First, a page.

Monthly Archives

December 2013

The Highlight of 2013: Mom in Paris

30 December 2013

As I type this, my mother is settling back into her home in Philadelphia and likely vowing never to climb another flight of stairs. We have just spent eight, frankly magical, days carting her around Paris, feeding her our favorite dishes at our favorite tables, pointing conspicuously at landmarks as wide-eyed as first timers, muscling our way through tourists to score the best views, dutifully waiting in lines for treats she wouldn’t find at home and sharing fragments of our lives in one of the world’s most spectacular capitals. But this visit was significant beyond the mere fact that it coincided with the holidays. It was mom’s very first visit to Paris and her first trip to Europe since 1972. Basically, this was an epic, well overdue journey that needed to be perfect. Inconceivable though it may seem, I was worried that Paris wouldn’t charm her the way it charmed me. That she wouldn’t fully understand why I’ve chosen this to be my home – why this city is somehow superior to any other place (closer to my hometown) that could have provided the backdrop to my life’s story. My concerns were unfounded, of course, because the trip was more […]…

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In the Pastry Kitchens of Fauchon

19 December 2013

I didn’t think anything could rank higher than the opportunity I had last year to observe Sébastien Gaudard and his team prepare the Bûche de Noël for the year but last week’s visit to the kitchens of Fauchon, the épicerie fine that launched in 1886, trumped it by far. After several hours of observation and chatting with young pastry chef Patrick Pailler, I went into the tasting with a much greater sense of how the operation has functioned all these years. At the two week mark before Christmas, Fauchon was already working in overdrive to stock the Madeleine shop with their regular roster of pastries in addition to their limited edition holiday bûches, éclairs, and cakes. They do brisk business within the span of three weeks thanks to a more robust staff of 25, who set off to work long before the sun surfaces, and private orders that filter in daily (last year, Fauchon sold over 1,000 bûches and 2,200 santa hat cakes). I’ve never understood how people can dig into such beautiful pieces of food art and even less so now that I’ve seen firsthand the exacting technique and immense labor that goes into each glaze, cream puff, chocolate […]…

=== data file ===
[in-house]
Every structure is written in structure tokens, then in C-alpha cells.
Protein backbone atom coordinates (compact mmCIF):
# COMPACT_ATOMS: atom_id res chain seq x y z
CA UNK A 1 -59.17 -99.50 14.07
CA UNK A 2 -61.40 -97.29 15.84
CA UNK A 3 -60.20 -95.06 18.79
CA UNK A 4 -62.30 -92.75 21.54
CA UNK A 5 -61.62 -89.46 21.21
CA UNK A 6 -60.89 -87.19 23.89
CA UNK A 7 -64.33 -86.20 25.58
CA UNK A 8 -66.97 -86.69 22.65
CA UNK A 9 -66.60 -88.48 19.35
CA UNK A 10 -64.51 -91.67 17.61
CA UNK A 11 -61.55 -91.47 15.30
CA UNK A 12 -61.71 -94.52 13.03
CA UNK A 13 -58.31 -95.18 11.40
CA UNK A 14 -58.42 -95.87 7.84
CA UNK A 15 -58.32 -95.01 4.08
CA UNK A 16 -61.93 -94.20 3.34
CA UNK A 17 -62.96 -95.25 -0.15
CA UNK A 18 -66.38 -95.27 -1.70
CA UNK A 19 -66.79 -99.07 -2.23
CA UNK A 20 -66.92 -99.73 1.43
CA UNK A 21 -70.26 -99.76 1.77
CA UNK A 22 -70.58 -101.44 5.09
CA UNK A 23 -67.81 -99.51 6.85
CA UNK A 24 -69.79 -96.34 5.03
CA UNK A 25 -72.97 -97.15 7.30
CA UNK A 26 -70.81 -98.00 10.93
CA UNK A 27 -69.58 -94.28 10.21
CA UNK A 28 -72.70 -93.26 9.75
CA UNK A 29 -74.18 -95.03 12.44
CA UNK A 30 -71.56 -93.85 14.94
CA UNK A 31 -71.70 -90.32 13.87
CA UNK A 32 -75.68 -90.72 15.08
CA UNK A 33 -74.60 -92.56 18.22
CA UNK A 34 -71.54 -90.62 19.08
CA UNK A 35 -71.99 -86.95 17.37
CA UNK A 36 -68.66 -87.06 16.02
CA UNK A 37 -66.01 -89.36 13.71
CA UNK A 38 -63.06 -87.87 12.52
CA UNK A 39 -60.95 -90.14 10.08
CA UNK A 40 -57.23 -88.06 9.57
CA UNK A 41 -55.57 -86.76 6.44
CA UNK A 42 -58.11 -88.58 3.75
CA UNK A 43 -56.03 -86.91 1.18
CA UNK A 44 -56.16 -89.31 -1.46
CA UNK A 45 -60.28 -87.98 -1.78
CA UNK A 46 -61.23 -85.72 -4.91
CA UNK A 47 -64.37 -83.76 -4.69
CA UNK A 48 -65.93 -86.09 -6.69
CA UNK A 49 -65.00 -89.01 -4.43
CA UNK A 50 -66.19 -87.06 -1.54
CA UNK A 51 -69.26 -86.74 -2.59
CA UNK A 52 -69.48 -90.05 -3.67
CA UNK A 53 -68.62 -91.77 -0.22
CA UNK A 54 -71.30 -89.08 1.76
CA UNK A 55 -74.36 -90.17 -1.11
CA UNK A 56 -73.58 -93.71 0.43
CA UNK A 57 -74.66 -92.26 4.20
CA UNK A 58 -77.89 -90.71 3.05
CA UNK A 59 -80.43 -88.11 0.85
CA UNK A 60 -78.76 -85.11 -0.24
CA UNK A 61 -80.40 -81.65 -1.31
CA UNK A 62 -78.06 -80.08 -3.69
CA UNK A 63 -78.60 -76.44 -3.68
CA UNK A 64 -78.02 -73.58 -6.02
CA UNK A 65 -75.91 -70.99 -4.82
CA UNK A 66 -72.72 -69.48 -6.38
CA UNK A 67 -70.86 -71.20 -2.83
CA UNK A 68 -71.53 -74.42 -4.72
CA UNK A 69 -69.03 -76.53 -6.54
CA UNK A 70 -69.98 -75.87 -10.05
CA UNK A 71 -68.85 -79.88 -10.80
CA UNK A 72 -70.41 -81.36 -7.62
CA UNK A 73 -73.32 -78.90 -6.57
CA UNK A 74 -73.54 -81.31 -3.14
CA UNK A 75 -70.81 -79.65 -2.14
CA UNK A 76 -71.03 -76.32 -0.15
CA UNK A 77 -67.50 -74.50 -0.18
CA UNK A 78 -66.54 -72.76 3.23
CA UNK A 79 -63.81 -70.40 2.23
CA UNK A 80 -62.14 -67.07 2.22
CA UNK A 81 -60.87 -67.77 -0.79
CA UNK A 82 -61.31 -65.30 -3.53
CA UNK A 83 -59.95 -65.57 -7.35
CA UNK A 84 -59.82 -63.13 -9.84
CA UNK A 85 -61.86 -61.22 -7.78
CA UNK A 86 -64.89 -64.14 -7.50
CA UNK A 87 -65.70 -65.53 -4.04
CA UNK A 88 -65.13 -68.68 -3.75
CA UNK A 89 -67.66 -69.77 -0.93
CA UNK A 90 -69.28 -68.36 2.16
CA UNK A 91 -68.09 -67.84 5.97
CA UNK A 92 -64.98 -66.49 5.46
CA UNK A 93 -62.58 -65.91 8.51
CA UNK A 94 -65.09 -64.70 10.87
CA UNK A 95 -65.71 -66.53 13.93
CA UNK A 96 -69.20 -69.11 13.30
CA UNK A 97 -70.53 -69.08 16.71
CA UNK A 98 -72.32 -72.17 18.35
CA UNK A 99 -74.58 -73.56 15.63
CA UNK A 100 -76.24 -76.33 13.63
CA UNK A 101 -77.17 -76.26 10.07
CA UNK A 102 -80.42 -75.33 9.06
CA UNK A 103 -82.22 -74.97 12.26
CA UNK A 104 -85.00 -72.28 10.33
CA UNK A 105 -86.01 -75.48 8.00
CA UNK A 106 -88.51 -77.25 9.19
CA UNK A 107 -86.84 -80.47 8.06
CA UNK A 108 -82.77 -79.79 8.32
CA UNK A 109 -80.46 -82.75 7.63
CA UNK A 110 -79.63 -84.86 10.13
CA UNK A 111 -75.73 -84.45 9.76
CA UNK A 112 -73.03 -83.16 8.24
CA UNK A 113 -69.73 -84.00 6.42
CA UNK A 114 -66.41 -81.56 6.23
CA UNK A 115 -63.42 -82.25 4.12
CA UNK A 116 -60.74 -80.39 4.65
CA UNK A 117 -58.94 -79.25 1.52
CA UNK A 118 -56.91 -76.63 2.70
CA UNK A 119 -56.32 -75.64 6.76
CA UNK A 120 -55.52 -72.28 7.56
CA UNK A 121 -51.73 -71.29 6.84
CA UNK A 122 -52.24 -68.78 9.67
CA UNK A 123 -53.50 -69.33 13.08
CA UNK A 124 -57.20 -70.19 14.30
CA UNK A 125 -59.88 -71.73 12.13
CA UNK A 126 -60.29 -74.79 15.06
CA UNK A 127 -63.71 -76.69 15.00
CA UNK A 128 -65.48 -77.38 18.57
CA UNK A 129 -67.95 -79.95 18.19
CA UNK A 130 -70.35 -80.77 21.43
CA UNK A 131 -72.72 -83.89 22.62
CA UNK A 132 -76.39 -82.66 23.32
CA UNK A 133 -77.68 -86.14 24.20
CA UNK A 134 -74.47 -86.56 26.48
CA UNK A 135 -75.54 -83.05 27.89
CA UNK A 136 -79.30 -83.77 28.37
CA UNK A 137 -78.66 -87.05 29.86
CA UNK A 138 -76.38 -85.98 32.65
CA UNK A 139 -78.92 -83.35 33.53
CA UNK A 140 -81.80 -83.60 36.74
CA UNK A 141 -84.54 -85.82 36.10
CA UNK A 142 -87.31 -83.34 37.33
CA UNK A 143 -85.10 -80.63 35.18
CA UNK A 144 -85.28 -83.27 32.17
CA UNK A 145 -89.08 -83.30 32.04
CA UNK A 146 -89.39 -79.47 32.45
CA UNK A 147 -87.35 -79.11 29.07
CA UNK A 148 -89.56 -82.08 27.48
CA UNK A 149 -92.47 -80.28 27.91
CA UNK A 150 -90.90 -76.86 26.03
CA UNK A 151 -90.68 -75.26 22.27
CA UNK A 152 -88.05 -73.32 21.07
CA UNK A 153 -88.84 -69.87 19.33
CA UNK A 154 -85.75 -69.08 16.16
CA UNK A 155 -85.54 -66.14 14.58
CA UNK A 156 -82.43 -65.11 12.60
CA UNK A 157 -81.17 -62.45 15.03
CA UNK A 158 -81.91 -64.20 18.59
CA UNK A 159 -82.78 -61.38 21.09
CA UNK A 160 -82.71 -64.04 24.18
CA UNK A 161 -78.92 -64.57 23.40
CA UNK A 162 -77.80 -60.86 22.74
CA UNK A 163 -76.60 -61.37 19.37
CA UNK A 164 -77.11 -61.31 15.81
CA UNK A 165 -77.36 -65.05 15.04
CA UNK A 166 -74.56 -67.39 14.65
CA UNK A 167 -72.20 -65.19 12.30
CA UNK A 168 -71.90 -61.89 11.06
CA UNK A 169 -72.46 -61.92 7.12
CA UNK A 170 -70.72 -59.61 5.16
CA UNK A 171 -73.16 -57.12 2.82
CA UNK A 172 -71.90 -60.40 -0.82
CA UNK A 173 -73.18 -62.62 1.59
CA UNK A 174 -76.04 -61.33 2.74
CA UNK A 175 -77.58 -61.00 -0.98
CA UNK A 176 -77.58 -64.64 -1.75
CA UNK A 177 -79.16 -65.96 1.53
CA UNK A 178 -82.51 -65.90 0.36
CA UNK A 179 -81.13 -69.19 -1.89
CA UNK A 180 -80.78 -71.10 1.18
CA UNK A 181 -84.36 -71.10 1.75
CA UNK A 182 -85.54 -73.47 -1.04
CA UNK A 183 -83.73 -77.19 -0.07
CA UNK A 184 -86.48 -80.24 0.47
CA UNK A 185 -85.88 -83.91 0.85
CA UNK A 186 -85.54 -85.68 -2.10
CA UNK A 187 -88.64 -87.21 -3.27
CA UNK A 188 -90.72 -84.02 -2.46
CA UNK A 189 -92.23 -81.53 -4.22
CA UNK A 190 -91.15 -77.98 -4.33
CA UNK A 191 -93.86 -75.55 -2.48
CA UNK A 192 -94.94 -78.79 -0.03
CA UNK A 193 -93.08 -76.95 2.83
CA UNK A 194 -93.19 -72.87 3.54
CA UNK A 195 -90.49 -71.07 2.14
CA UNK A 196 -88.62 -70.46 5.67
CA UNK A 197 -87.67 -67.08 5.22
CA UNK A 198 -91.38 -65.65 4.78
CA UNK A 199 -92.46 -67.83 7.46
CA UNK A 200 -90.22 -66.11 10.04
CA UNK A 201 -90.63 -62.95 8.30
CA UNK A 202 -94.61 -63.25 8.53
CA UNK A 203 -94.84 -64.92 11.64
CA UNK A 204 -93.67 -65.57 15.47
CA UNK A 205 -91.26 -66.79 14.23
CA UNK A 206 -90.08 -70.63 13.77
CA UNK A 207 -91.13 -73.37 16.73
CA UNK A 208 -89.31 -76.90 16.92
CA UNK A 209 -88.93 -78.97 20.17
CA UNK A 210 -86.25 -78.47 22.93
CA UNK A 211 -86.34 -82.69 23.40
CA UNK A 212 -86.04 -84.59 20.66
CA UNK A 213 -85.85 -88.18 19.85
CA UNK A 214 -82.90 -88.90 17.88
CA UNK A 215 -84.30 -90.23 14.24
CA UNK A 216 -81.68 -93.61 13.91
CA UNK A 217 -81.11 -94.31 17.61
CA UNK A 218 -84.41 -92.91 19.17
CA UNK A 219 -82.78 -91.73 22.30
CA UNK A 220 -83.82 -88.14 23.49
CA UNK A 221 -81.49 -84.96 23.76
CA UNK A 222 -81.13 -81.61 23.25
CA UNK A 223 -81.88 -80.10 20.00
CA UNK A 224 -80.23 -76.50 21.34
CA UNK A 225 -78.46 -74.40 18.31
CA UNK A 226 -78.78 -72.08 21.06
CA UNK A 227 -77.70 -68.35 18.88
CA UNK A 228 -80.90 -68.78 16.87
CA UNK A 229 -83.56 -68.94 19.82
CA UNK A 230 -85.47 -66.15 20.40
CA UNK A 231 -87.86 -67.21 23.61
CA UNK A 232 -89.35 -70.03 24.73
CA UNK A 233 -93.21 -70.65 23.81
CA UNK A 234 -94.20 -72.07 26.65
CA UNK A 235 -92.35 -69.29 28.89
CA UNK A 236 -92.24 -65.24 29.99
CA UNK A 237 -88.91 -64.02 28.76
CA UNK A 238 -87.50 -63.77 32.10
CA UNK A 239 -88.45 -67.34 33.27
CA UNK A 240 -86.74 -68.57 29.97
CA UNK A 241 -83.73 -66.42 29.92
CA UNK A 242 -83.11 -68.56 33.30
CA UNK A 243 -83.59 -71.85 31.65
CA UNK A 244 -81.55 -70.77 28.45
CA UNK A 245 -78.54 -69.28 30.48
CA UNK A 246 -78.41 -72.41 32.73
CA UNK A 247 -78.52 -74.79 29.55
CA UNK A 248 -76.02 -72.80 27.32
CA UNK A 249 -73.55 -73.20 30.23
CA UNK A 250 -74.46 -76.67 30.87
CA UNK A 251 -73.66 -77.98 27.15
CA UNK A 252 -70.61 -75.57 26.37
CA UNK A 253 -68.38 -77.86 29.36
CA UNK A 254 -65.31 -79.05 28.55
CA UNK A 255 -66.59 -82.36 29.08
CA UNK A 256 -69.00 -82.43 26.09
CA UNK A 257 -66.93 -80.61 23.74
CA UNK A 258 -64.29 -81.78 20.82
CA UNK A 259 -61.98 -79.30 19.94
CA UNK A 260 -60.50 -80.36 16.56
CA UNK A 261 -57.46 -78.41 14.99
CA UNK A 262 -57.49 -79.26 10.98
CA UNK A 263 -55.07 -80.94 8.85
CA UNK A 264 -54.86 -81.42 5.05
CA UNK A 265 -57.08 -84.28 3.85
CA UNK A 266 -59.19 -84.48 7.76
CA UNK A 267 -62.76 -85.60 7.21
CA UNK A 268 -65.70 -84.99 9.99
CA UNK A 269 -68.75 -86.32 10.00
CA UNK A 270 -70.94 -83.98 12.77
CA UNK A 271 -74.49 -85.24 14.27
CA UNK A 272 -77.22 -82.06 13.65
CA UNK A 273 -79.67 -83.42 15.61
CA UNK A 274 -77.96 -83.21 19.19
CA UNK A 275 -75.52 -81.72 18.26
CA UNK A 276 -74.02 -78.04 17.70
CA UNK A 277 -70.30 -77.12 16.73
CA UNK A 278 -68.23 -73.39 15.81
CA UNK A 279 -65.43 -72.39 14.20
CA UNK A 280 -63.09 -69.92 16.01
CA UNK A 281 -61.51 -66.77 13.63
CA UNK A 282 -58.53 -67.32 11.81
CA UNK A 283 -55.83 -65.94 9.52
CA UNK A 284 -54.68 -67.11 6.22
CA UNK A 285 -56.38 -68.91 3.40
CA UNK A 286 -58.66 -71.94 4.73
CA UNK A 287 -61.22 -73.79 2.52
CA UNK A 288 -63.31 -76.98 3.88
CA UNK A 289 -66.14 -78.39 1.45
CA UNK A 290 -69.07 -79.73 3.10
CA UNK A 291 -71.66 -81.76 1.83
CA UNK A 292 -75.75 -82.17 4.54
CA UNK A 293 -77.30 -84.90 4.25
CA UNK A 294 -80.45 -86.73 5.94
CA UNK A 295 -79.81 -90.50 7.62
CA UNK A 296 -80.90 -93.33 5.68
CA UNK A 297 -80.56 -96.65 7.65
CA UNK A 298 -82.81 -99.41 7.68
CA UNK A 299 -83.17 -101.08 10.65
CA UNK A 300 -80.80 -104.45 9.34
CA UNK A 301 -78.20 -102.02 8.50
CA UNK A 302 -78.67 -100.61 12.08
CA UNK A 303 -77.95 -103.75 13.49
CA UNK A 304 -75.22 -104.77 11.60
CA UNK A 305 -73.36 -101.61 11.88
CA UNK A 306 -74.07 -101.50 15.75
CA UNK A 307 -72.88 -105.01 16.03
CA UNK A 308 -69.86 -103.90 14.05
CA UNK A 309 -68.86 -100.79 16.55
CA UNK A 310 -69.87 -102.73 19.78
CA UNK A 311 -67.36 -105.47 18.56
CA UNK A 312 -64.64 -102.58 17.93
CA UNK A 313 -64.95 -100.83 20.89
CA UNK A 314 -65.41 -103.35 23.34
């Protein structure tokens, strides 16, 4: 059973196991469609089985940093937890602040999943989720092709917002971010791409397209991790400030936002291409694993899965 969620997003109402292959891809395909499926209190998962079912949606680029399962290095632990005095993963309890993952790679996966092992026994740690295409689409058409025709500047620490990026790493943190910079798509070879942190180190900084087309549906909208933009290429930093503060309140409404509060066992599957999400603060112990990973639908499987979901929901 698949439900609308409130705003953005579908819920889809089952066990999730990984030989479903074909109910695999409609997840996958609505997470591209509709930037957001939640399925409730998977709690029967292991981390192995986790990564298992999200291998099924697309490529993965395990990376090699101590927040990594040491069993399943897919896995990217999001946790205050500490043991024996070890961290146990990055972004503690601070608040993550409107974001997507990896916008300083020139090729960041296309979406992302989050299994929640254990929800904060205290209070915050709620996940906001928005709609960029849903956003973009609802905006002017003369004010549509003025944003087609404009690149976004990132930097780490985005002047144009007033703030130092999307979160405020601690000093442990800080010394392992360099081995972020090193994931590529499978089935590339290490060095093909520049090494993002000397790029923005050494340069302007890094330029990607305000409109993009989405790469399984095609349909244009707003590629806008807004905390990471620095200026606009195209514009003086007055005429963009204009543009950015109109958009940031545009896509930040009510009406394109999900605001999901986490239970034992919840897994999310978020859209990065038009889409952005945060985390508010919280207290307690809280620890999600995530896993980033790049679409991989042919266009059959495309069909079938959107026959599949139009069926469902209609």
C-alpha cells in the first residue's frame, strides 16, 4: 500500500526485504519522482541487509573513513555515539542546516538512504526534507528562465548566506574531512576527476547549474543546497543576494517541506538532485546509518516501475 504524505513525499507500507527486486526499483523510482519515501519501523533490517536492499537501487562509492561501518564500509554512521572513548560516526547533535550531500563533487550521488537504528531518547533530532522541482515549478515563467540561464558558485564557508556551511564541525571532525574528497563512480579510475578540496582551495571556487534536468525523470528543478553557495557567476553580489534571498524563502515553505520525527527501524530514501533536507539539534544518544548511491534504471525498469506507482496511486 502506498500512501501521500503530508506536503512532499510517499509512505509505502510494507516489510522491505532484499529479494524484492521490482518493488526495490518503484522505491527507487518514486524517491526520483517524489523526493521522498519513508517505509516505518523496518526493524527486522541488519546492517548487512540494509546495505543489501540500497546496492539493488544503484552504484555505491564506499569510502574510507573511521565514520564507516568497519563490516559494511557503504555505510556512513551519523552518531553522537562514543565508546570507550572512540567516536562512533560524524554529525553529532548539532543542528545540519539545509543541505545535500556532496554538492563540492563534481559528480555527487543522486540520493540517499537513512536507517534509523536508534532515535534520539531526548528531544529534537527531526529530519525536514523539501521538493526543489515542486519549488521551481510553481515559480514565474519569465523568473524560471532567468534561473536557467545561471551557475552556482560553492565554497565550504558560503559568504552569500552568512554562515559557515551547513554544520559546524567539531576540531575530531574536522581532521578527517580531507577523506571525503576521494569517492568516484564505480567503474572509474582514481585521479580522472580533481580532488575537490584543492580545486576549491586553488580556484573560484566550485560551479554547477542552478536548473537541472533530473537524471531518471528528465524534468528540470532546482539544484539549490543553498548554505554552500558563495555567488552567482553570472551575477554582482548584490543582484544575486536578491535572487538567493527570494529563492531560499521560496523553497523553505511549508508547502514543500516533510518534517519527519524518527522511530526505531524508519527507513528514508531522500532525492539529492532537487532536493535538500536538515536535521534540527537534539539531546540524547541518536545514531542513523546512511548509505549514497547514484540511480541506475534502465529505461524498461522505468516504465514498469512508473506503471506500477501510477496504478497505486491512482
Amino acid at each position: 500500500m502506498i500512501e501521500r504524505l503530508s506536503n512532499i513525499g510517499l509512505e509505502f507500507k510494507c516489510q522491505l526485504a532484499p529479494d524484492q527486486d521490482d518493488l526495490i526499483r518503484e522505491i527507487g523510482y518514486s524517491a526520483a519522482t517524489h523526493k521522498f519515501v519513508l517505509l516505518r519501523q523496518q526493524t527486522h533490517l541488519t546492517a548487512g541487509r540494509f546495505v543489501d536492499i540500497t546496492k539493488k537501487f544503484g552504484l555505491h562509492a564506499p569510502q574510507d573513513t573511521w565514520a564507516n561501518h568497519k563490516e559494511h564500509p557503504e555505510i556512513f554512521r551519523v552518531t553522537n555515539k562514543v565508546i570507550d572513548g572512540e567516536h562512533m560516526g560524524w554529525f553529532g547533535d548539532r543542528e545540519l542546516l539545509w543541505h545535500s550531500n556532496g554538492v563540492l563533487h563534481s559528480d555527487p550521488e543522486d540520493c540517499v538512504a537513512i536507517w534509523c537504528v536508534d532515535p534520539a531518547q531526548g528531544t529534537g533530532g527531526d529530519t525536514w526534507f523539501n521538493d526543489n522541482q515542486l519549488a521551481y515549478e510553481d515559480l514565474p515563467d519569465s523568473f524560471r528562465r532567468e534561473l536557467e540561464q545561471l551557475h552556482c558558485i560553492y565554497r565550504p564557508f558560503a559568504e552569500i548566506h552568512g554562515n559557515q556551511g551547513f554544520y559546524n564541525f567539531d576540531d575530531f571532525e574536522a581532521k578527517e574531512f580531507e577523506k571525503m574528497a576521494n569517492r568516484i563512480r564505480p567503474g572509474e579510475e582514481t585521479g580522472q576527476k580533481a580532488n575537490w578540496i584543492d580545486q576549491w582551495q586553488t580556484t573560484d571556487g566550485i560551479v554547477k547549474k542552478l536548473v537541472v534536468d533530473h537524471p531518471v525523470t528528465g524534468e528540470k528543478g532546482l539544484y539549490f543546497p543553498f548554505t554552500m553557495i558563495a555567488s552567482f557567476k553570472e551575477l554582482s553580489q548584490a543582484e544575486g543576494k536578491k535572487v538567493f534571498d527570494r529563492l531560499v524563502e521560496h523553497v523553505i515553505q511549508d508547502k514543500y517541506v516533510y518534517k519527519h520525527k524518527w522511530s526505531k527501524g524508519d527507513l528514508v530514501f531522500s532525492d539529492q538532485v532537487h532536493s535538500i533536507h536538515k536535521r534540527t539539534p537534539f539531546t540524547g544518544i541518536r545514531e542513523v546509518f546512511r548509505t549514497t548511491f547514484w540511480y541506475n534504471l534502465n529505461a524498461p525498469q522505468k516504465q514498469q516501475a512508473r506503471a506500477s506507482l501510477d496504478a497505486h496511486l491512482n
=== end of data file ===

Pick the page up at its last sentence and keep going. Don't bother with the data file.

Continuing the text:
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Where to Drink Specialty Coffee in Paris

13 December 2013

Wine, cheese, coffee and pastry- the bedrock of most idyllic Parisian holidays. And while the city delivers on nearly each of these crucial comestibles, they’ve fallen terribly short for years when it comes to the swill masquerading as coffee. That’s right, le café has been much maligned (I’ve alluded to this HERE and in this interview) and with good reason – the beans (typically Robusta) tend to be substandard in quality and over-roasted; the machines are old and ill-managed and the baristas are either poorly trained or completely indifferent (or both). I can no longer count on two hands the number of times I’ve been served espresso that had been sitting at the bar, completely forgotten in the shuffle of other orders (or in many cases, conversation that distracted the waiters), only to have it arrive cold and undrinkable. If you’re used to drinking watered-down coffee in your hometown – and this is by no means a reproach; the average home-brewed coffee seems to naturally produce a weak, tasteless product -you may not find Paris coffee that offensive. I started drinking coffee upon moving to Paris but it was really only once I traveled to London and New York, homes to […]…